One way to signal one’s status is through the products one uses. The possession of a fake designer CHANEL or HERMÈS bag, among others, and counterfeit branded luxury goods constitutes part of the extended self. We measure our worth, consciously or not, by the products we own and the brands we use.
There is a significant market for counterfeit products around the world. The Organisation for Economic Co-operation and Development (OECD) reported that international trade in counterfeit and pirated products has increased from 250 billion USD in 2008 is bound to reach 1.82 Trillion USD by the year 2020. Branded goods manufacturers are always thinking of ways to thwart counterfeit goods sellers, for example, by date stamping the products with unique codes or authenticity cards. However, such measures will not be effective against consumers who buy counterfeit products knowingly.
Broadly speaking, there are two types of fake consumption – deceptive and non-deceptive.
Broadly speaking, there are two types of fake consumption – deceptive and non-deceptive. Deceptive counterfeiting happens when consumers buy counterfeit products under the impression that the product is a brand original. In such situations, regulation and measures used to differentiate the authentic products from the fakes will be helpful. However, a broader piece of counterfeit consumption comes from non-deceptive counterfeit use. In such situations, consumers actively search for and purchase counterfeit products.
Intuitively, one assumes buyers of counterfeit products come from developing countries and within each country, the lower-income group. Such intuition is driven in part by the assumption that people buy counterfeit products because they cannot afford to buy the “real” thing. Much research has shown that this is not true, high profile businesswomen and executives are among the purchasers of counterfeit bags. After all, how many people can afford $ 4,000 for a designer bag?
Financial scarcity does not appear to be the most crucial reason people buy fake products.
Though financial scarcity may be a driver of counterfeit consumption, it does not appear to be the most crucial reason people buy fake products. Counterfeit use is rather driven by style choices, societal pressure, and individuals’ mindsets. Two groups of buyers fall in this category – one group, driven by impression management concerns, and another who buys counterfeit products as they do not price in the value of intangible attributes such as product development costs.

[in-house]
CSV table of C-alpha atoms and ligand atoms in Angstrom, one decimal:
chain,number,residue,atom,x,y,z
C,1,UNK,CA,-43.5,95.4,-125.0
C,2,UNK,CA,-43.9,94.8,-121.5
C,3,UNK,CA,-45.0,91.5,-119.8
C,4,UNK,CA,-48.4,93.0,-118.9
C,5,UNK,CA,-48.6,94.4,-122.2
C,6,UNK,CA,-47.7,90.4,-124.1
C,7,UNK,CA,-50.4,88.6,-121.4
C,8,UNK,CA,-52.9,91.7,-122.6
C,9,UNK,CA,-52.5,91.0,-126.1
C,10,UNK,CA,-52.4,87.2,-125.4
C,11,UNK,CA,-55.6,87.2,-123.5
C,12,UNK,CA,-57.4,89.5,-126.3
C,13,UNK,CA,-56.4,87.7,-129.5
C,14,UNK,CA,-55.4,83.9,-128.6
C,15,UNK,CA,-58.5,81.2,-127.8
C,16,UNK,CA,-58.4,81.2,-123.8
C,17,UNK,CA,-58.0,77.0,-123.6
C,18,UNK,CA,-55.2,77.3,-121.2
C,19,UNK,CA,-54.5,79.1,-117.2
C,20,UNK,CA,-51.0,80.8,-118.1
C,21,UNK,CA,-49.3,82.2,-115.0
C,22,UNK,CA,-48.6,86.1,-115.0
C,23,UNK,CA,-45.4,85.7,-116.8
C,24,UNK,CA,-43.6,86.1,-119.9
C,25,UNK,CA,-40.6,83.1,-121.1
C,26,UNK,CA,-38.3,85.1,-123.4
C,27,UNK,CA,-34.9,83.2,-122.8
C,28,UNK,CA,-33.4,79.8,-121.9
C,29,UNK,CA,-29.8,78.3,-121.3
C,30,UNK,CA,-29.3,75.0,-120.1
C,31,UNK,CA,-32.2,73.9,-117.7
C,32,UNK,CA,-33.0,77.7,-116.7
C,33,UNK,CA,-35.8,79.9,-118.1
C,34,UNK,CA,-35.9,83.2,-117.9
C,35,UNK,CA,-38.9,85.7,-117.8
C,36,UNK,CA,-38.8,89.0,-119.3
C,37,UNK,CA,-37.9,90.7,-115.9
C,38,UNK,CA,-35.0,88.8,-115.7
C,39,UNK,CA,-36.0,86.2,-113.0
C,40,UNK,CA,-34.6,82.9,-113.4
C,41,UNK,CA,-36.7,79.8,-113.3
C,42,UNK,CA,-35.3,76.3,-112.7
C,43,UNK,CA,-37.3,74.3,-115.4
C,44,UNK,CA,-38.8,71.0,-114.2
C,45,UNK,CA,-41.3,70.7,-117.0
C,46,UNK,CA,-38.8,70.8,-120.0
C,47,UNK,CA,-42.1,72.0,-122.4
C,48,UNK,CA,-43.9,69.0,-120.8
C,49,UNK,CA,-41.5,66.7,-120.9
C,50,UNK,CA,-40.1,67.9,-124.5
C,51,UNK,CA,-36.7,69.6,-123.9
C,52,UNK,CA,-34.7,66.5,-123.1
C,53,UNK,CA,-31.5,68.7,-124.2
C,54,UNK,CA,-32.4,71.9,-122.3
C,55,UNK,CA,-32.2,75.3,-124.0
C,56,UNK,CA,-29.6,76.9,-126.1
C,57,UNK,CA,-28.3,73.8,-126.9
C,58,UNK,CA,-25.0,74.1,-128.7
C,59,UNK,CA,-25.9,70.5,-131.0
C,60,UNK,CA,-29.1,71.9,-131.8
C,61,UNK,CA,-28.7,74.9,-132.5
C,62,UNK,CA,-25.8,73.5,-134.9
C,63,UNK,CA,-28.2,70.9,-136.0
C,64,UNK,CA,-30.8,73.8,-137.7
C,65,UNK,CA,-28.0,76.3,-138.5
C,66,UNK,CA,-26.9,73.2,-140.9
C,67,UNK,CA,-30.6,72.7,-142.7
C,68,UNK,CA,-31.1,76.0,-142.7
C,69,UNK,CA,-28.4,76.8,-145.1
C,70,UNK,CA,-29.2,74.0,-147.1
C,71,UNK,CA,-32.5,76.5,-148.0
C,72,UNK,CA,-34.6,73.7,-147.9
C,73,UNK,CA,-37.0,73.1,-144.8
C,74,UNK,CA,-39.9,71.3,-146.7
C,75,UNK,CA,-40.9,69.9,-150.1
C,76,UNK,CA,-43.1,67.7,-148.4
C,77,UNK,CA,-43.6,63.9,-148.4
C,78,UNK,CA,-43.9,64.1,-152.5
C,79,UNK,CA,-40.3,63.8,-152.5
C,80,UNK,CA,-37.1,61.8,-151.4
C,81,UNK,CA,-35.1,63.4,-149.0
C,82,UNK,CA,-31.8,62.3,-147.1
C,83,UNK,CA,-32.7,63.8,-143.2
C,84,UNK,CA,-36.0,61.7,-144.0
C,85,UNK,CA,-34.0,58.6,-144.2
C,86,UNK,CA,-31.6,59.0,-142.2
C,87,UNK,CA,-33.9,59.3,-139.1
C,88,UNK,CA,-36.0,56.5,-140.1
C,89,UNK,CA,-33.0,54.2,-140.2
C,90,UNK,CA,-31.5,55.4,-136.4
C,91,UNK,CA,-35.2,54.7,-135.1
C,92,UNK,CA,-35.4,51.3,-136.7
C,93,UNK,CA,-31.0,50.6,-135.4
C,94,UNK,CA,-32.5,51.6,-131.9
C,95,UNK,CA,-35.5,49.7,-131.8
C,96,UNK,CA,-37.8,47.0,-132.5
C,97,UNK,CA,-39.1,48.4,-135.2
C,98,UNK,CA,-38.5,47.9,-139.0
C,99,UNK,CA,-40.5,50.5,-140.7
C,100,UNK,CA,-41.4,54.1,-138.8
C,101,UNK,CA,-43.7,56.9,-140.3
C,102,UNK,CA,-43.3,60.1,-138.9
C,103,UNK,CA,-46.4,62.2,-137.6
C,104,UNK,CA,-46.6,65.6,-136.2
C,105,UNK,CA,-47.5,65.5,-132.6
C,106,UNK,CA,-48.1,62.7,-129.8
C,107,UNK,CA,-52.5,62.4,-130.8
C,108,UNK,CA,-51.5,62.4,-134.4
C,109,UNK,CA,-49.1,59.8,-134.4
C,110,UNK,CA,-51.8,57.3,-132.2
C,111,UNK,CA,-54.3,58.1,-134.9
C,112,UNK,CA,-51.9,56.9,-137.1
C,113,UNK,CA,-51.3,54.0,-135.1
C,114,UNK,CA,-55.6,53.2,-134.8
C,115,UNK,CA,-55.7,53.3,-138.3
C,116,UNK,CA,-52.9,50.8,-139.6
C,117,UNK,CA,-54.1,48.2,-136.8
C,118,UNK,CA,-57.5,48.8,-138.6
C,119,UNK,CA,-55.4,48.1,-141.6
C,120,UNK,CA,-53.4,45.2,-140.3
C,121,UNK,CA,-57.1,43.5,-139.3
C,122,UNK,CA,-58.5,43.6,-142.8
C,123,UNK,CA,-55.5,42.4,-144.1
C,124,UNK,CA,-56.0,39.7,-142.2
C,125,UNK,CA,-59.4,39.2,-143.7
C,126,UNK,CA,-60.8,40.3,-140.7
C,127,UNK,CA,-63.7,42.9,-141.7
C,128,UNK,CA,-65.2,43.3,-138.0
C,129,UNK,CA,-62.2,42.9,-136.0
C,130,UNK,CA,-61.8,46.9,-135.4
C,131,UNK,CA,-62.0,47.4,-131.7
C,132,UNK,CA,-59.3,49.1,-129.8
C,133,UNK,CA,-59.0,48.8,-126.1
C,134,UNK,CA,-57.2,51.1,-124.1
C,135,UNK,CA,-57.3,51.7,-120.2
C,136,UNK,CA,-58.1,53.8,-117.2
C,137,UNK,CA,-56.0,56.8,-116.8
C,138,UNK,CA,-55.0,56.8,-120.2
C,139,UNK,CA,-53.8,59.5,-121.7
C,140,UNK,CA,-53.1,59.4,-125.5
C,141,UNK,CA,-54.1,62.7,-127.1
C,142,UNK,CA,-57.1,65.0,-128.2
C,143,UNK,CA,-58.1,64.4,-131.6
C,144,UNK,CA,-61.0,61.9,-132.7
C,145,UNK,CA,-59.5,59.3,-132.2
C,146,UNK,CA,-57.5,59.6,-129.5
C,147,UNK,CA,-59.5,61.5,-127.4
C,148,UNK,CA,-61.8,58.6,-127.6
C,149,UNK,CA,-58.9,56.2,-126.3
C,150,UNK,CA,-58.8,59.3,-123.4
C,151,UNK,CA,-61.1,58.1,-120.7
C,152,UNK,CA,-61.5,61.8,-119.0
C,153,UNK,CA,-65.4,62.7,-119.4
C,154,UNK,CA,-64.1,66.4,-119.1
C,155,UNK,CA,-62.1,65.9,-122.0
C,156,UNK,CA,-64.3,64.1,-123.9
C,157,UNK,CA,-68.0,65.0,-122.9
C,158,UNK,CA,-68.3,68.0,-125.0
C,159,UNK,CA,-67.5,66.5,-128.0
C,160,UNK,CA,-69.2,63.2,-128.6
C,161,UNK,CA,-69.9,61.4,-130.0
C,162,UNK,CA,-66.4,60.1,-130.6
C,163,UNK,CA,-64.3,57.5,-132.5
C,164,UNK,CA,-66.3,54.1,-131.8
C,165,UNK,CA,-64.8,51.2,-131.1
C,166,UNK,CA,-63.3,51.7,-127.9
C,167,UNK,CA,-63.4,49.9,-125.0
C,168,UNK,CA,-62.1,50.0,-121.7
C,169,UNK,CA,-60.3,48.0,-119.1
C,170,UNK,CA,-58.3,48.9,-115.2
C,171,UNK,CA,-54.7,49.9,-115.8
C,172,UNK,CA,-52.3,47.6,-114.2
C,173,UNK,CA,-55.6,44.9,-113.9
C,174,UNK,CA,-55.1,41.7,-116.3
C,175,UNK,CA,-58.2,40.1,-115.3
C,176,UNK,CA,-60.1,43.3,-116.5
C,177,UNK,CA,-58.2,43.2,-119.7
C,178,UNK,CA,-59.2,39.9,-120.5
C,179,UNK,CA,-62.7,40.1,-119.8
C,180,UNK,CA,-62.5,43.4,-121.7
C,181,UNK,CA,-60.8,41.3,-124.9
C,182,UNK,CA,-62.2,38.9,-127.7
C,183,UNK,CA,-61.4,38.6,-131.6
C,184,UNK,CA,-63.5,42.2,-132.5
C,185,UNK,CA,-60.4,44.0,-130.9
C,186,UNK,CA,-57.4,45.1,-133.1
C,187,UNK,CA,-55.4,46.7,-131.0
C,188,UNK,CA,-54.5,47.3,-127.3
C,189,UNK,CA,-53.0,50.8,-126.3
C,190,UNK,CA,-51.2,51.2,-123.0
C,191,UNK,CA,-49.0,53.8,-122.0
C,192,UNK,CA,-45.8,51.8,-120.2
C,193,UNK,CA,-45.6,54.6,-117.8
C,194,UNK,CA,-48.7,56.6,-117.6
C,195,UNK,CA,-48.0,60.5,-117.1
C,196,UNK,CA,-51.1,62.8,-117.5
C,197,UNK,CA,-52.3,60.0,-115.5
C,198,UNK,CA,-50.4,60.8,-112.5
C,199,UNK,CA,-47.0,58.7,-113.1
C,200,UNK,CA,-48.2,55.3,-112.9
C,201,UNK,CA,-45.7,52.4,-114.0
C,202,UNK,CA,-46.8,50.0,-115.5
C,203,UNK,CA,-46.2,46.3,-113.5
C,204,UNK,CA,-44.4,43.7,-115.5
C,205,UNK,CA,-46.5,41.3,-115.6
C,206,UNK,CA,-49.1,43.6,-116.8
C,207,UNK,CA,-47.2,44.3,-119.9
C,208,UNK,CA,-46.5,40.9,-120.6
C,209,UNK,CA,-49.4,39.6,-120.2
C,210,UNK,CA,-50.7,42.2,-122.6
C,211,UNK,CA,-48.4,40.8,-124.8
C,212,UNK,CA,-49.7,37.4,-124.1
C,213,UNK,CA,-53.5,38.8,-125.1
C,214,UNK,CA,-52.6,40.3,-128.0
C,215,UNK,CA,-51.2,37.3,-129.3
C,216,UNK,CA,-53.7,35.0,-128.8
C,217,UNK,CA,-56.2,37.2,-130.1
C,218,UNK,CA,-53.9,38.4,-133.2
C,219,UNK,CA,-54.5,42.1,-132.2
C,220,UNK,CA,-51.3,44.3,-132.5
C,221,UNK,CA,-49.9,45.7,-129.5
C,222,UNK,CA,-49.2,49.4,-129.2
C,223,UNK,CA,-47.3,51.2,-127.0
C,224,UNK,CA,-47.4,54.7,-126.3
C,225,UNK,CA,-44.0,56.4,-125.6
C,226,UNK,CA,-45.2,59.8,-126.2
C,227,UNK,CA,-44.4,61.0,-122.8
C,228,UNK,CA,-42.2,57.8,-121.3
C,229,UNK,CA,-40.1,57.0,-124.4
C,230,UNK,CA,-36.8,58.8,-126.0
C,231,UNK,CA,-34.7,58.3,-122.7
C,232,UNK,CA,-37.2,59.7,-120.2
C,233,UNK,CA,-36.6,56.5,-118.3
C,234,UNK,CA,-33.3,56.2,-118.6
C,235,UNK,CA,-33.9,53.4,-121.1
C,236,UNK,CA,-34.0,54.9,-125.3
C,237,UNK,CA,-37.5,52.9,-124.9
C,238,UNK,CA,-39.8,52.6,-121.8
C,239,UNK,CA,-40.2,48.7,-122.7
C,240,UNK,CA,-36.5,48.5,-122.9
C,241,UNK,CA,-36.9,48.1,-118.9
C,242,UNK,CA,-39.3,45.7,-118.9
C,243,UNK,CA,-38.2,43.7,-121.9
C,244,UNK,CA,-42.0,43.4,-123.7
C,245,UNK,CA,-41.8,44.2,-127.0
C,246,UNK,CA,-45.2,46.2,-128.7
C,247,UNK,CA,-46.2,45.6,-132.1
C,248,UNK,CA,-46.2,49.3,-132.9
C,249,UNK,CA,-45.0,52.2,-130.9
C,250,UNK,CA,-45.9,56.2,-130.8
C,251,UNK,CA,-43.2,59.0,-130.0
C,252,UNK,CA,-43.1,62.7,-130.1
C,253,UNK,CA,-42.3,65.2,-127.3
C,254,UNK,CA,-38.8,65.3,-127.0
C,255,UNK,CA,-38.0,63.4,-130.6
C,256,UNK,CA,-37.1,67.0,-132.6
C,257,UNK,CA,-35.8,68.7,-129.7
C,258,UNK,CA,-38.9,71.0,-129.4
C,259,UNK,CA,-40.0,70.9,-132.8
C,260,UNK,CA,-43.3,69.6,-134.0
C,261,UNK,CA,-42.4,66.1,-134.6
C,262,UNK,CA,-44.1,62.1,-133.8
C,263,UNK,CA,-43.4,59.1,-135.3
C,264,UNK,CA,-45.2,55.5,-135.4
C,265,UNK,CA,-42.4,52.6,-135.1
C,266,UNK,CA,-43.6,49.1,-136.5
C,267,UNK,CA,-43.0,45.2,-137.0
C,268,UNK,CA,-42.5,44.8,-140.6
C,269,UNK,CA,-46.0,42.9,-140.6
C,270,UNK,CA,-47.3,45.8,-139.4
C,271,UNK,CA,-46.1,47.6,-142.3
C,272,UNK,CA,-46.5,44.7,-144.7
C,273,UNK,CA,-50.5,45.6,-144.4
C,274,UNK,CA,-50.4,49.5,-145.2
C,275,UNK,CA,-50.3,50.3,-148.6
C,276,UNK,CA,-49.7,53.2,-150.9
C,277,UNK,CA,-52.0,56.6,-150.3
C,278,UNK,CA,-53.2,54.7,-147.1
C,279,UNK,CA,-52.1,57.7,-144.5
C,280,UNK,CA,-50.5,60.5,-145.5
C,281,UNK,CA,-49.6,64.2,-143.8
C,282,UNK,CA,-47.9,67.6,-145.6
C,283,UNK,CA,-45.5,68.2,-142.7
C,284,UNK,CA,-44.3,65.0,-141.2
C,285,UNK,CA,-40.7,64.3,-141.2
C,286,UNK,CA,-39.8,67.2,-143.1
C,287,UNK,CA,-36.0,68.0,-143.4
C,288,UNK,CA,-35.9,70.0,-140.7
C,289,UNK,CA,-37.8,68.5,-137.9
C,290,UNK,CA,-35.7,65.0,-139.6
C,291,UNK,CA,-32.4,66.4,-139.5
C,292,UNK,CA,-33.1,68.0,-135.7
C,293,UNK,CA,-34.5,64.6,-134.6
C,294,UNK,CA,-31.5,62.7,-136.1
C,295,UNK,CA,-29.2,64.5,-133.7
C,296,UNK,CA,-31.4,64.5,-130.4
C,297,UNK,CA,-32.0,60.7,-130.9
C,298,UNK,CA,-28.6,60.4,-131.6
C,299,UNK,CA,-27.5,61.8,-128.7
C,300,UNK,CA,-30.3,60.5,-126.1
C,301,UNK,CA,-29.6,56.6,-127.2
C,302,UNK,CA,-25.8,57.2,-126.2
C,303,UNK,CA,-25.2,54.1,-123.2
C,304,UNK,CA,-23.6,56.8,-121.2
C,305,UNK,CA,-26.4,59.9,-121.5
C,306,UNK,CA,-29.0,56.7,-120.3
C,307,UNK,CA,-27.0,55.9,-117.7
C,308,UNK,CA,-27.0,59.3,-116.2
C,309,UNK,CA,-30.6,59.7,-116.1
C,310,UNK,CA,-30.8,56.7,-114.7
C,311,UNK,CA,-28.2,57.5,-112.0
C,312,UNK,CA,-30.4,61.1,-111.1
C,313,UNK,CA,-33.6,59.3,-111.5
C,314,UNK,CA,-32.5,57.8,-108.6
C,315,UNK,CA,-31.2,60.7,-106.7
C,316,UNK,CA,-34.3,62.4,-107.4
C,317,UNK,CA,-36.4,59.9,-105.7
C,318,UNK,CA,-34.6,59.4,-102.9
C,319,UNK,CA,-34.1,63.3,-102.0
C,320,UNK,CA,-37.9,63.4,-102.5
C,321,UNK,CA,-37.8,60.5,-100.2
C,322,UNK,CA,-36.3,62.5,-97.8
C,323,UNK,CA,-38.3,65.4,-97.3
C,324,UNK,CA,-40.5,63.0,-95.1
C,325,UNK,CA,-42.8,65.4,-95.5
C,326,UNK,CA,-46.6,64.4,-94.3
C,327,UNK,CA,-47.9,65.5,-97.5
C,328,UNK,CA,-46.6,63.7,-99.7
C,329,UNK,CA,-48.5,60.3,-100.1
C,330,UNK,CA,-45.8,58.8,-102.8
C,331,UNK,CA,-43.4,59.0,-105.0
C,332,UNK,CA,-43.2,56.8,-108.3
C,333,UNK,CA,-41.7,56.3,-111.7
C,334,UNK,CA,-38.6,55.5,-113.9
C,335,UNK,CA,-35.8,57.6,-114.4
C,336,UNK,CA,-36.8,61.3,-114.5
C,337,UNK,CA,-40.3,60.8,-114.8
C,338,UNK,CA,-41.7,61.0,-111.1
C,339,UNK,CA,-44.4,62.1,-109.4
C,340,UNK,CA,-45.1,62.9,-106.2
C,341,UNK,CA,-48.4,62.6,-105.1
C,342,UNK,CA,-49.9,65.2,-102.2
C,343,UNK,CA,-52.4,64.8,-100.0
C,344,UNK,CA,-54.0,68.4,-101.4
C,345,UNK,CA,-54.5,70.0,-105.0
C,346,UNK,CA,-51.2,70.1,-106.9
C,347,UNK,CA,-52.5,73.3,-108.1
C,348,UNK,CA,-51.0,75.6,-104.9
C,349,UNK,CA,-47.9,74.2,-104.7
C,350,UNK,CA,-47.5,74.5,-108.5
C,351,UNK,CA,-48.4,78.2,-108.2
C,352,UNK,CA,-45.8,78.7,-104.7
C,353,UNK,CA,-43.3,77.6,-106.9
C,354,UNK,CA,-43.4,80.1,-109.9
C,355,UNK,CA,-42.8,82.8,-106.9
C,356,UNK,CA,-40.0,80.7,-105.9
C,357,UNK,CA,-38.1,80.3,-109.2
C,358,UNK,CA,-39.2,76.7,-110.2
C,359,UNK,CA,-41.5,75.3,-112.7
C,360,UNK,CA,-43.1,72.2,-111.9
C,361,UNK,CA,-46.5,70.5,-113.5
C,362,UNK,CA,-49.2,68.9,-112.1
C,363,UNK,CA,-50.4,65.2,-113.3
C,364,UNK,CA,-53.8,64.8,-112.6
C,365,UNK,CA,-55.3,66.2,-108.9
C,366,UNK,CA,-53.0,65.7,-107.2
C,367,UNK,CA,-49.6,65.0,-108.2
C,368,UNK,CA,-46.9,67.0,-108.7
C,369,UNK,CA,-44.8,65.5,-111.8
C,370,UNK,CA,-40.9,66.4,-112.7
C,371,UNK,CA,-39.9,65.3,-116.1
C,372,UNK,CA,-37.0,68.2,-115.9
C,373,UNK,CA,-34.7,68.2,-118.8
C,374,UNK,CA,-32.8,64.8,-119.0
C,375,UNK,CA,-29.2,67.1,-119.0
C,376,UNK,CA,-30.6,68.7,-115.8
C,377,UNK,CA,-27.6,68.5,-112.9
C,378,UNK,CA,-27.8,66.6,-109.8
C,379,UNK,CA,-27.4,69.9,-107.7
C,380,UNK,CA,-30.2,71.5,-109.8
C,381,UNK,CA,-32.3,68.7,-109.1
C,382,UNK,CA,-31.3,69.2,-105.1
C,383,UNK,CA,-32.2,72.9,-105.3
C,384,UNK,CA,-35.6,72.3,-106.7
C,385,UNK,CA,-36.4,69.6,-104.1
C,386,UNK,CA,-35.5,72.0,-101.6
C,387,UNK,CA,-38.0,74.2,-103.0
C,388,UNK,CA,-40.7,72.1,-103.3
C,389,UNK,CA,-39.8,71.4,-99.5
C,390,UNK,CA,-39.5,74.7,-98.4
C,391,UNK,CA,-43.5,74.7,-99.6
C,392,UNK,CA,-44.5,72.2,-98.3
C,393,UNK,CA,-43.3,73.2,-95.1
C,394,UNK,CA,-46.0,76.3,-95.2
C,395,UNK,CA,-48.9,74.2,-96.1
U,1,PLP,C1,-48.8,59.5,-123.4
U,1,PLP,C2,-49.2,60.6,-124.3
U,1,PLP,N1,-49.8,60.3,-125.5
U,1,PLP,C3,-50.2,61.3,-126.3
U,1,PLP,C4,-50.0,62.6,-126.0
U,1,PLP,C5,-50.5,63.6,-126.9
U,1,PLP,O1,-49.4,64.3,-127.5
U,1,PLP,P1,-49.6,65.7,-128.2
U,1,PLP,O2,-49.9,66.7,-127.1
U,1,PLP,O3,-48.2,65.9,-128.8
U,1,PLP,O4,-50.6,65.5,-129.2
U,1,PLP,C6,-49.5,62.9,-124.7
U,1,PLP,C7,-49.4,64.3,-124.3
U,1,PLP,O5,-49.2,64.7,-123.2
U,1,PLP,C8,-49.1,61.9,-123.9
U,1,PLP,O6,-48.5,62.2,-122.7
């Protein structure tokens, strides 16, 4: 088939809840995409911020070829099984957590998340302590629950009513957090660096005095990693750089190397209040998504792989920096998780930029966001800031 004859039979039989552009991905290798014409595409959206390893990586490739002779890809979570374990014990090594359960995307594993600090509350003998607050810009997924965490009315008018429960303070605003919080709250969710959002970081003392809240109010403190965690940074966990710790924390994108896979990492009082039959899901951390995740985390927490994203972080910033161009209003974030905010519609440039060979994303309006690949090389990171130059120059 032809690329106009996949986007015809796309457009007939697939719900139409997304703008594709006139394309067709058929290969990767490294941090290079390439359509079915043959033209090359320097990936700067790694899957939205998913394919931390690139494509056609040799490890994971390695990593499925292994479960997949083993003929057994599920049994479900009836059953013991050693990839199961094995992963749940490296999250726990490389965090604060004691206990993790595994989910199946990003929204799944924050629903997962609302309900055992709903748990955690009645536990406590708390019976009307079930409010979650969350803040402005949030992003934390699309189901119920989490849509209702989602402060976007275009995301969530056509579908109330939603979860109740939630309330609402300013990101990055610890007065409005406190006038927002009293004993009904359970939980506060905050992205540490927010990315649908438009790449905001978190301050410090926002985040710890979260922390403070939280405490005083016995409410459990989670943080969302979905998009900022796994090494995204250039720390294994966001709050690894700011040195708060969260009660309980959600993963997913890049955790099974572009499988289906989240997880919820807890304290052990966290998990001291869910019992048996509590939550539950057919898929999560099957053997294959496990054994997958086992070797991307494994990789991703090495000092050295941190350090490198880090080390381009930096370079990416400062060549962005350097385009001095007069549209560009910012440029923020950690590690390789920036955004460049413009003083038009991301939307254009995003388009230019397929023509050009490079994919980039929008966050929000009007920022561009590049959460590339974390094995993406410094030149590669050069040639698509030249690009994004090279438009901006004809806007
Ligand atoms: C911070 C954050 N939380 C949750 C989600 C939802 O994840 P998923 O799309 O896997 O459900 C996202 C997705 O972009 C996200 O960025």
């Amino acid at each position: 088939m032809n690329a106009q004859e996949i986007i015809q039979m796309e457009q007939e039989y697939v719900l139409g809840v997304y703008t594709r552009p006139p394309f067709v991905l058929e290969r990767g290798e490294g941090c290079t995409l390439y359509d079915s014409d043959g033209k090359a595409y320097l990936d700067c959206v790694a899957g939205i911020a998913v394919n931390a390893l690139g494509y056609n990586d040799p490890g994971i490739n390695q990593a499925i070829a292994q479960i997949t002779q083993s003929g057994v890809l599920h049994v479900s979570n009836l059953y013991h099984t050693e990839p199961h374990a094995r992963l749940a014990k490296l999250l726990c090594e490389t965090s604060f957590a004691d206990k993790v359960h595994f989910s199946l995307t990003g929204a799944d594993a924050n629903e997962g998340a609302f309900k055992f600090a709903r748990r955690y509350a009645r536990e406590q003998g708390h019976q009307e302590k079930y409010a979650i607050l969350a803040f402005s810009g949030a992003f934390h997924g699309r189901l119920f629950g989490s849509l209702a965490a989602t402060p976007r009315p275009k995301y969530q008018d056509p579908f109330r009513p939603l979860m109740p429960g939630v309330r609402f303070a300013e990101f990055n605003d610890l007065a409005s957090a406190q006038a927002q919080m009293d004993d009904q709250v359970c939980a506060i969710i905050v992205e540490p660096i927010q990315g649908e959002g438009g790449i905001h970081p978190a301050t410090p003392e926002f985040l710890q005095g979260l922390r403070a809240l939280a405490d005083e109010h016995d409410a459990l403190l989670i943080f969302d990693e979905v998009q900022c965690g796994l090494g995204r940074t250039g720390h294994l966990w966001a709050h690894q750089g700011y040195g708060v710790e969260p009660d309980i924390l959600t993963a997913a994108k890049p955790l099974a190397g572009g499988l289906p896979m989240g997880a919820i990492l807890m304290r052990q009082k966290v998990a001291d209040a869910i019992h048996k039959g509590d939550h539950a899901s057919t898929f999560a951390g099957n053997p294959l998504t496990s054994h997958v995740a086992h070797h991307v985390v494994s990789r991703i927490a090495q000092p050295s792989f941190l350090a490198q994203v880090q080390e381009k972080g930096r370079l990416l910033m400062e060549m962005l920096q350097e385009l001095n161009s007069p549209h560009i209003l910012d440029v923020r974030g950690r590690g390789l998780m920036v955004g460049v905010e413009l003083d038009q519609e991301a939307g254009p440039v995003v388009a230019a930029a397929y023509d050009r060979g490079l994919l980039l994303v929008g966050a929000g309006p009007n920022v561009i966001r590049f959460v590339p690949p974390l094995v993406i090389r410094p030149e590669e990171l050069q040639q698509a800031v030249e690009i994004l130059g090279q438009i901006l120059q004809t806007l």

A discussion is going on about rising social inequality. What is the implication of this for the consumption of counterfeit products?As long as there is a gap in social status, people in the lower echelon of society will aspire to move up in social status. Luxury brands become a tool to fulfill our status enhancement goals. This drives the sales of luxury brands, and to a large extent, the secondary market of counterfeit products.
One key driver of counterfeit consumption is consumers’ perceptions that the high price of the authentic product is unwarranted.
A desire for branded goods does not automatically imply a willingness to pay for such products. One key driver of counterfeit consumption is consumers’ perceptions that the high price of the authentic product is unwarranted. Though many consumers want to be seen carrying a GUCCI or DIOR bag, not many are willing to pay its price. Many consumers do not understand why they should pay such a high price for an authentic branded bag. Most consumers focus on the tangible aspect of consumption, for example, the material used to manufacture the product.
80 percent indicated that they do not feel guilty.
Asked undergraduate students in Singapore whether they feel guilty when they buy counterfeit products, 80 percent indicated that they do not feel guilty. Many of us do not think that counterfeiting a product is inherently wrong. This may, to some extent, be the key reason behind the normalization of counterfeit consumption. There is no stigma when one admits to buying counterfeit products. It is common, and in some cases, such buyers are seen as smart shoppers. In such an environment, it is hard to convince consumers otherwise.
As long as there is a gap between the haves and have-not in the society, as long as we measure our worth by the brands we own, there will always be a demand for counterfeit consumption.Any time there is demand, there will be suppliers who will try to deliver in on demand. Counterfeit products are here to stay.
The article was adapted from the article: Who on earth still buys branded customer goods by Sharon NG.